Your iPhone and Other Apple Products Are About to Get Easier to Use
Commentary: Widgets in iOS 17, MacOS Sonoma and WatchOS 10 could help keep us from having to switch between so many apps.
Lisa EadiciccoSenior Editor
Lisa Eadicicco is a senior editor for CNET covering mobile devices. She has been writing about technology for almost a decade. Prior to joining CNET, Lisa served as a senior tech correspondent at Insider covering Apple and the broader consumer tech industry. She was also previously a tech columnist for Time Magazine and got her start as a staff writer for Laptop Mag and Tom's Guide.
These icons for showing the weather, calendar appointments and other handy data points have been available on the iPhone, Mac computers and iPad for years. But they're getting a major upgrade in Apple's upcoming software updates that puts them more front and center on your iPhone, Mac, iPad and Apple Watch.
During the mobile portion of the keynote, Apple showcased the new interactive widgets we can expect to see in iPadOS 17 and iOS 17. When these updates arrive in the fall, you'll be able to take action directly from the home screen or lock screen just by tapping widgets instead of diving into the full app. Apple's examples include controlling smart home devices, pausing music and checking off to-do list items. The goal is to make it easier to complete simple tasks without having to open yet another app.
It's a small change, but one that could save you a few taps and swipes at times when you just want to skip to the next song in your playlist or adjust the temperature in your home. It's Apple's latest attempt to improve the usability of its gadgets more than a decade after apps inundated our phones and became a crucial part of everyday life.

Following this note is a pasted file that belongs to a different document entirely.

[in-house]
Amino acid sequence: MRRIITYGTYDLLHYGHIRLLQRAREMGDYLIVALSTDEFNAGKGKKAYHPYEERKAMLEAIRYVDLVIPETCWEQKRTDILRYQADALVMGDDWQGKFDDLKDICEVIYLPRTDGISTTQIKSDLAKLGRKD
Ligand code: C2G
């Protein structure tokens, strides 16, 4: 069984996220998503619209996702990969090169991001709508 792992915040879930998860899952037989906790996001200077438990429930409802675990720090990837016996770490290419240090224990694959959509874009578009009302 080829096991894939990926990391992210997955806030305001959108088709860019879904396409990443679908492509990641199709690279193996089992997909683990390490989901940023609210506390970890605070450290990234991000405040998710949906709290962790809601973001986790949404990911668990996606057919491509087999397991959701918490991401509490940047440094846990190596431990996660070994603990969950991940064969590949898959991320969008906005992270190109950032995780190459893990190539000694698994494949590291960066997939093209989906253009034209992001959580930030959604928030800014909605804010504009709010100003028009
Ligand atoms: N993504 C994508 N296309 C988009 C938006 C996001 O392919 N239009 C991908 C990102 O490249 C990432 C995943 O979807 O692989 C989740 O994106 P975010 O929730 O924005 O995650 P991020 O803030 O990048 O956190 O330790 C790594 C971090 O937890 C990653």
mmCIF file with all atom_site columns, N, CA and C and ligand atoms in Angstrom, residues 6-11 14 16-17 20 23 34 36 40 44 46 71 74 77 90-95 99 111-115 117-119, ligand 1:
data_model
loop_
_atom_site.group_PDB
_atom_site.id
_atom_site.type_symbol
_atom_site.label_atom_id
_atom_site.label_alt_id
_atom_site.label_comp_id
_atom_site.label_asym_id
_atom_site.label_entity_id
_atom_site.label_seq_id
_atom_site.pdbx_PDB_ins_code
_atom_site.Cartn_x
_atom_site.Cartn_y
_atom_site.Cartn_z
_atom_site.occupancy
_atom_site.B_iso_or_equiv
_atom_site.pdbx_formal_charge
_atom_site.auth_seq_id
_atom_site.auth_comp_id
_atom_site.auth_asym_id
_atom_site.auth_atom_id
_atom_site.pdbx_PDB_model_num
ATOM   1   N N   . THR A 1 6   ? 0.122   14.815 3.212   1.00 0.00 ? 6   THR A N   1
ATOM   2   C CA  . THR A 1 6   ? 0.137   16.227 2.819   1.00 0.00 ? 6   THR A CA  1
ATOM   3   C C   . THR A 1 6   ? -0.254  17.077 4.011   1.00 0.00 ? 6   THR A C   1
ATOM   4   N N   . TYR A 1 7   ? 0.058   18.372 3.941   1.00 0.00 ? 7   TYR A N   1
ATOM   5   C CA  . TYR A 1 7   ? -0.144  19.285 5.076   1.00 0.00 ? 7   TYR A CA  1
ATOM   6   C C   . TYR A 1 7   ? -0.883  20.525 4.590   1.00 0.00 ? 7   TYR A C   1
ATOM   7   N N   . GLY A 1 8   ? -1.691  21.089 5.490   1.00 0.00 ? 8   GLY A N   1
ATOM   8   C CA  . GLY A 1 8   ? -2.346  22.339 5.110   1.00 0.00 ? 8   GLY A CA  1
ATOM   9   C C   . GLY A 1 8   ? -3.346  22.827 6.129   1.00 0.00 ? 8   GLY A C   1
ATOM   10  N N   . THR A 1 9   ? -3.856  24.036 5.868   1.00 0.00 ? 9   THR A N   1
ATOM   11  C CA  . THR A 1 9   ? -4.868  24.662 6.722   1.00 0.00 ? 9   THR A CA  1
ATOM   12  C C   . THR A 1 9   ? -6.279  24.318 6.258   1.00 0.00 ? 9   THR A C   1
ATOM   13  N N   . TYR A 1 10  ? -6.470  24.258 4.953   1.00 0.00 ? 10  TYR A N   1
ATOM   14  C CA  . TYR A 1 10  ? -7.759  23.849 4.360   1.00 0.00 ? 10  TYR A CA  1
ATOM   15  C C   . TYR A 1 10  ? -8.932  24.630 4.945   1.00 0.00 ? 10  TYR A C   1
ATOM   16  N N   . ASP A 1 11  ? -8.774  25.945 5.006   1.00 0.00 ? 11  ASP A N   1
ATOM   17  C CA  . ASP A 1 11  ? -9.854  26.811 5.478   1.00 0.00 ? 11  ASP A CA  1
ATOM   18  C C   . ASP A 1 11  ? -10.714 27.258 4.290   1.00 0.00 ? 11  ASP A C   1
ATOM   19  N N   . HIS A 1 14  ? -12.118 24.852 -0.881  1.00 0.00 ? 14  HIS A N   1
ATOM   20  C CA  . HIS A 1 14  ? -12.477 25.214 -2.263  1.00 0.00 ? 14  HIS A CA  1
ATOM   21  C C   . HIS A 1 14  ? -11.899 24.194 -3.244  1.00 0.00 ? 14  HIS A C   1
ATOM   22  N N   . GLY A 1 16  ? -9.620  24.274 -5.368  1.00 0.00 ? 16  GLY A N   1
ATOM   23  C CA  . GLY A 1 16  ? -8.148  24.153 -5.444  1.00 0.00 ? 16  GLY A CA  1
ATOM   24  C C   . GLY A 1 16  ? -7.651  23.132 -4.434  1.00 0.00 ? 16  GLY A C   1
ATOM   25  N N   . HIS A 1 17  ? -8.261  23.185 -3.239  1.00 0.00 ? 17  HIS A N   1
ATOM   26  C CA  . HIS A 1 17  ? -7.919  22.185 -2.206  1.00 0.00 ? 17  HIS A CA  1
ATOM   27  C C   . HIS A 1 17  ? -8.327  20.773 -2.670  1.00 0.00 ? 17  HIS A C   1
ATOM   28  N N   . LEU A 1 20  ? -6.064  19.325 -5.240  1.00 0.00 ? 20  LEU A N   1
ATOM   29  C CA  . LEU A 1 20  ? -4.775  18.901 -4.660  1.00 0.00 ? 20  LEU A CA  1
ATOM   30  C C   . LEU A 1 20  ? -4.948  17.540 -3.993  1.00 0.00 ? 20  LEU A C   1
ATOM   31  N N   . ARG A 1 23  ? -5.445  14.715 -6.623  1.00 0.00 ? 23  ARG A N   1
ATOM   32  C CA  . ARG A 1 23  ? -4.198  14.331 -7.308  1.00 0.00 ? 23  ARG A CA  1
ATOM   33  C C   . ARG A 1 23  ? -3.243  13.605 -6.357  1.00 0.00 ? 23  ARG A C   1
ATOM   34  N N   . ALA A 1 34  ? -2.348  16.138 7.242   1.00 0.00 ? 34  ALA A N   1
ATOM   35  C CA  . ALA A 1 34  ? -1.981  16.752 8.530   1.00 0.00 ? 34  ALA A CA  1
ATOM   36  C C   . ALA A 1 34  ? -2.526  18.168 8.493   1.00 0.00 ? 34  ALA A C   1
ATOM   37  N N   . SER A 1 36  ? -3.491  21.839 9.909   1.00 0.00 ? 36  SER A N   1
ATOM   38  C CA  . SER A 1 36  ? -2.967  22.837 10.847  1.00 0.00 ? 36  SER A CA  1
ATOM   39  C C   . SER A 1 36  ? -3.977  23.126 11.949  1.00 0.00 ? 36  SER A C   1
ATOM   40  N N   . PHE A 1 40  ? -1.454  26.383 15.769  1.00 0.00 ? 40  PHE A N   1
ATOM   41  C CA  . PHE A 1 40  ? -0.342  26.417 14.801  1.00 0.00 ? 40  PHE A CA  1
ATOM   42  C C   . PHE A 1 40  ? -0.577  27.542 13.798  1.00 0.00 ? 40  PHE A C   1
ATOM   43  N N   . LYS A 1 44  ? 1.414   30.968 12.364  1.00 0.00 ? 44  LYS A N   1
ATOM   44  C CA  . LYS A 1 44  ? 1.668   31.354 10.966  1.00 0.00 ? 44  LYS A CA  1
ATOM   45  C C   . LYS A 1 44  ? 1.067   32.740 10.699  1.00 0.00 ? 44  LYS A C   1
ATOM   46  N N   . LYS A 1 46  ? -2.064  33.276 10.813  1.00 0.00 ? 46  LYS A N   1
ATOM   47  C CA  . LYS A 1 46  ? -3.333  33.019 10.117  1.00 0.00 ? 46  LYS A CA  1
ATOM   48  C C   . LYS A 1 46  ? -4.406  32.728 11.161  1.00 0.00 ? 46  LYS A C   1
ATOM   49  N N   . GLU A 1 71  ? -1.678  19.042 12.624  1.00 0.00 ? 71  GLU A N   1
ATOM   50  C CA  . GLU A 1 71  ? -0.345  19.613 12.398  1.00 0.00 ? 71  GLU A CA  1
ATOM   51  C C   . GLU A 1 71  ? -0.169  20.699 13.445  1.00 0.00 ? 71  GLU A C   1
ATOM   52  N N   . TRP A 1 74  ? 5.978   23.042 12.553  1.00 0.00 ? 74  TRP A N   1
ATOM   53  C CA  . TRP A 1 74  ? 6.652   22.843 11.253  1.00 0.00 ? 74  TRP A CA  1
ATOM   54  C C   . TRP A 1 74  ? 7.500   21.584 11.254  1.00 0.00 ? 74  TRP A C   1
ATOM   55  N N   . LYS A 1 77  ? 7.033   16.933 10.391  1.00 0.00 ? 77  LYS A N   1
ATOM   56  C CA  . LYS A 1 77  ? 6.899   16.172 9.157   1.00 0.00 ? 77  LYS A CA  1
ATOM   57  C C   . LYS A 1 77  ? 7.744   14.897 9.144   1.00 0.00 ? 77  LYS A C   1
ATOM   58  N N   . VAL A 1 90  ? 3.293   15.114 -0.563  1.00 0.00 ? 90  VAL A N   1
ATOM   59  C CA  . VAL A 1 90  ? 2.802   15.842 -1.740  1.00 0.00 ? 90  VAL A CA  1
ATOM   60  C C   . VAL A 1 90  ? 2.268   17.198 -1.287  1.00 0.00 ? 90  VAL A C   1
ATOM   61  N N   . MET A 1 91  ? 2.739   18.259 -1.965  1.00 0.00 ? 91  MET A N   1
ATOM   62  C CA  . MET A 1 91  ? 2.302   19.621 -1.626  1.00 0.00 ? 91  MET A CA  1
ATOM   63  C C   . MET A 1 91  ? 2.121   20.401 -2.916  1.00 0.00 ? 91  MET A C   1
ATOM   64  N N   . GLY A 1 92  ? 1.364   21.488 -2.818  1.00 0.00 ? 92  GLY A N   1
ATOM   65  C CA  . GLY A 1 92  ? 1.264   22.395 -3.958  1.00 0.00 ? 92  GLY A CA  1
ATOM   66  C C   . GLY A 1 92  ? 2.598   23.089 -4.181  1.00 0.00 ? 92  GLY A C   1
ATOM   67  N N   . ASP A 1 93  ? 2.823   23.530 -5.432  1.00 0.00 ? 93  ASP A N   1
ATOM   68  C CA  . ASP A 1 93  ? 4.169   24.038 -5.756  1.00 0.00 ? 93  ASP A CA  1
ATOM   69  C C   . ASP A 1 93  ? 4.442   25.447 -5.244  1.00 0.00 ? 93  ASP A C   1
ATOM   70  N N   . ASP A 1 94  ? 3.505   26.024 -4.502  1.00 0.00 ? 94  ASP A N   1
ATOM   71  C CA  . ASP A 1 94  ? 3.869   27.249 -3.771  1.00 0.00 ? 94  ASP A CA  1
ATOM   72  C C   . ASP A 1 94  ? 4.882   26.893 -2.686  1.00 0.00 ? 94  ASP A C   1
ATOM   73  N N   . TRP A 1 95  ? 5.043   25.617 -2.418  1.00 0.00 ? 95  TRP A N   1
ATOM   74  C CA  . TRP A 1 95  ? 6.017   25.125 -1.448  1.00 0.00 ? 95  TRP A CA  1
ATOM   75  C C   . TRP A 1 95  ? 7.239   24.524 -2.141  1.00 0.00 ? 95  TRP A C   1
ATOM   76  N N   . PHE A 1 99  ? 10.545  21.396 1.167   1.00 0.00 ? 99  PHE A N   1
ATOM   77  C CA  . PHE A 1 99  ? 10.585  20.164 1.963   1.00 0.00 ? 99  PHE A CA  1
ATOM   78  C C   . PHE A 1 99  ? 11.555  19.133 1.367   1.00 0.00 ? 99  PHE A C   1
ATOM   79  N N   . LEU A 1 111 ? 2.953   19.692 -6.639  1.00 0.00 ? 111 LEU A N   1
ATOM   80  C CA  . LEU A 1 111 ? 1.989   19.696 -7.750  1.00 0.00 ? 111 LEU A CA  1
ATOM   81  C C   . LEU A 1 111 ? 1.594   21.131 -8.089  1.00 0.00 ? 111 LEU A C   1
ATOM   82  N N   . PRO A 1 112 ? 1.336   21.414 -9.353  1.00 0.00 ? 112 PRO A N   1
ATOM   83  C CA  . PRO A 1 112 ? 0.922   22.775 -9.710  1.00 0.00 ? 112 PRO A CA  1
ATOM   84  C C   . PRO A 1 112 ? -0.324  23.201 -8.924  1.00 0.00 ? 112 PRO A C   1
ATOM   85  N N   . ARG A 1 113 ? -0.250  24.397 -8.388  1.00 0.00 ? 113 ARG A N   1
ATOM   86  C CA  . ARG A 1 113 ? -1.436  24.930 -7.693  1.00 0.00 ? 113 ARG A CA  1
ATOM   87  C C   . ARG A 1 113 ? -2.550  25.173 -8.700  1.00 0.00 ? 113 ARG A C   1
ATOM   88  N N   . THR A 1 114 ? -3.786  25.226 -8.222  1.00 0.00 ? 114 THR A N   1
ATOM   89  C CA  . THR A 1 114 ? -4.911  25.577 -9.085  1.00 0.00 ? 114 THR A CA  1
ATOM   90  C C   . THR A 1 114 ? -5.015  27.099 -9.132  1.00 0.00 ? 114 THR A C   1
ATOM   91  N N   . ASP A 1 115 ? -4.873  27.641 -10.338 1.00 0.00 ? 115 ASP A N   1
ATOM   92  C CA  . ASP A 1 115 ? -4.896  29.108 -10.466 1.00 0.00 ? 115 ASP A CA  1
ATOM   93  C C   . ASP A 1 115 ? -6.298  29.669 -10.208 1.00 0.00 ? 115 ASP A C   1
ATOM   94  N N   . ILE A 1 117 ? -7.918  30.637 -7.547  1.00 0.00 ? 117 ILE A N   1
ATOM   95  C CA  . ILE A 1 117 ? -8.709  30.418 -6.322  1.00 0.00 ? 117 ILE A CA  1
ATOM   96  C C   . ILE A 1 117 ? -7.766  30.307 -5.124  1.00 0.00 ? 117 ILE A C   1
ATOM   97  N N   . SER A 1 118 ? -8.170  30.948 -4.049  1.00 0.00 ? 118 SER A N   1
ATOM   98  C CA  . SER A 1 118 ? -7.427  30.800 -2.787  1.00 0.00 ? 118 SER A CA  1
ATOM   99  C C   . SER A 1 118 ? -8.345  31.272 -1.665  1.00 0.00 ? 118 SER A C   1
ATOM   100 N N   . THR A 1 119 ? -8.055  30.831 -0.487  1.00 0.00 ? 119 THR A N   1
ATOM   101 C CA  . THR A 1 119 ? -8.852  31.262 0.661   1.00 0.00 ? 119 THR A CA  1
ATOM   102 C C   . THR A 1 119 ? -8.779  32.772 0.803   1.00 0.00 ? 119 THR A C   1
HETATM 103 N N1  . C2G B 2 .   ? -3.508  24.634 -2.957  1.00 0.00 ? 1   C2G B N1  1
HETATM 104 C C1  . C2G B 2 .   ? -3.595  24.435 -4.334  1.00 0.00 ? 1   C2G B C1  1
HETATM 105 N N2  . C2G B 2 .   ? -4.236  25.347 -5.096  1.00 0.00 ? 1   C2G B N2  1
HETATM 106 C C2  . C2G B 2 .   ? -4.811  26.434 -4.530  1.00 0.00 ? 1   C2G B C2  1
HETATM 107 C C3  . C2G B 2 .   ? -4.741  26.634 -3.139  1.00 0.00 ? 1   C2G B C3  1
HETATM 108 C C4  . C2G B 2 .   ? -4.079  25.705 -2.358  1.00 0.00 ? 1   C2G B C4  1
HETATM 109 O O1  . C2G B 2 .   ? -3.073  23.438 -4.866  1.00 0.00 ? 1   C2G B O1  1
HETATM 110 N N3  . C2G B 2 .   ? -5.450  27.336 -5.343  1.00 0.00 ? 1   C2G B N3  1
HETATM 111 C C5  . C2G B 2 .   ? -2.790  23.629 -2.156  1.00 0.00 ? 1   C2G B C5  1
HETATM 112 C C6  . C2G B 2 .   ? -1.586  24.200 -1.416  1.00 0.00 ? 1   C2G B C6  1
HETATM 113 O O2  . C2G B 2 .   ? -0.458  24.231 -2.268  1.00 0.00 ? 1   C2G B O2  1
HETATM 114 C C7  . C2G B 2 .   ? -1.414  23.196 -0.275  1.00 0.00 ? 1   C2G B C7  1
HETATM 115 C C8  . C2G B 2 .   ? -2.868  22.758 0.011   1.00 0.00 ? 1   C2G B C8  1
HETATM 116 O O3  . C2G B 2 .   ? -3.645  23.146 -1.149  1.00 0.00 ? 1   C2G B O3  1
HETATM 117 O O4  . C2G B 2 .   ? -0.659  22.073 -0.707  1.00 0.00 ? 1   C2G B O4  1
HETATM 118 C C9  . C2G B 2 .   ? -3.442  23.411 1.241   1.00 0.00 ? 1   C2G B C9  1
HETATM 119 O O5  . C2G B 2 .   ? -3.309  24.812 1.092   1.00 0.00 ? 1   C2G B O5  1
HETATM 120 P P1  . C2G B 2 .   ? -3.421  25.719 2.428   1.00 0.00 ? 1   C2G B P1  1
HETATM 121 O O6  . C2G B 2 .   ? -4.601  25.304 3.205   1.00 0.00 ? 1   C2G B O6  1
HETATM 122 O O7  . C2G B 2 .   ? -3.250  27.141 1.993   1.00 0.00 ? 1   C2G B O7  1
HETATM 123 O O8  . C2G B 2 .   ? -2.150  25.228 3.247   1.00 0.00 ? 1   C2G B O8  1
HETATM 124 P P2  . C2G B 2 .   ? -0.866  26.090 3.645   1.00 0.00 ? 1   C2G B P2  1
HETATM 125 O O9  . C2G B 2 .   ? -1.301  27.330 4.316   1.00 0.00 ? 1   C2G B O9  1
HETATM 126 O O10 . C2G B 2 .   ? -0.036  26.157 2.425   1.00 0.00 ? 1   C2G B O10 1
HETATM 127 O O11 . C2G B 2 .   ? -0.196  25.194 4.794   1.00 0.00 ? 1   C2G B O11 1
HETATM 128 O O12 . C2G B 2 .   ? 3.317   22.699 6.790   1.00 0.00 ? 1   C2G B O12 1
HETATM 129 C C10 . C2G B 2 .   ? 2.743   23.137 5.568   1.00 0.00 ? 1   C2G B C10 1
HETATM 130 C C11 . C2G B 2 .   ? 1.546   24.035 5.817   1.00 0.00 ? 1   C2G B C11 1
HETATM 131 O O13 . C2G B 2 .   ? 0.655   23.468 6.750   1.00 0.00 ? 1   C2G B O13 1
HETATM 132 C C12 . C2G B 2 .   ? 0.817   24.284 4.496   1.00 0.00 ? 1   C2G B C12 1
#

There's another way Apple is making widgets a bigger part of the iPhone experience in iOS 17: StandBy. This feature essentially turns your iPhone into a miniature smart display when tilted sideways and plugged into power. When it's in this mode, you'll get a full screen view of the time, music, photos, your calendar and other tidbits, like your calendar or the weather. That bigger view is meant to make it easier to see your phone when it's farther away, such as when it's propped up on your nightstand or desk.
Widgets are bound to be a major part of StandBy because they're already designed to prominently show useful information on the home screen. In StandBy mode, they get even more of the spotlight by becoming the focus of the entire screen.
MacOS Sonoma, the next major update to Apple's laptop and desktop software, is getting more widgets too. They'll now be available on the desktop instead of being hidden away in the notifications center.
During its presentation, Apple showed how you'll be able to pin widgets for your photos, the weather and shortcuts right to the desktop. These widgets fade into the background when opening an app to avoid becoming distracting.
This should make the Mac's desktop more useful and dynamic. Instead of just hosting frequently used apps, files and other shortcuts, it becomes more of a destination for viewing information at a glance.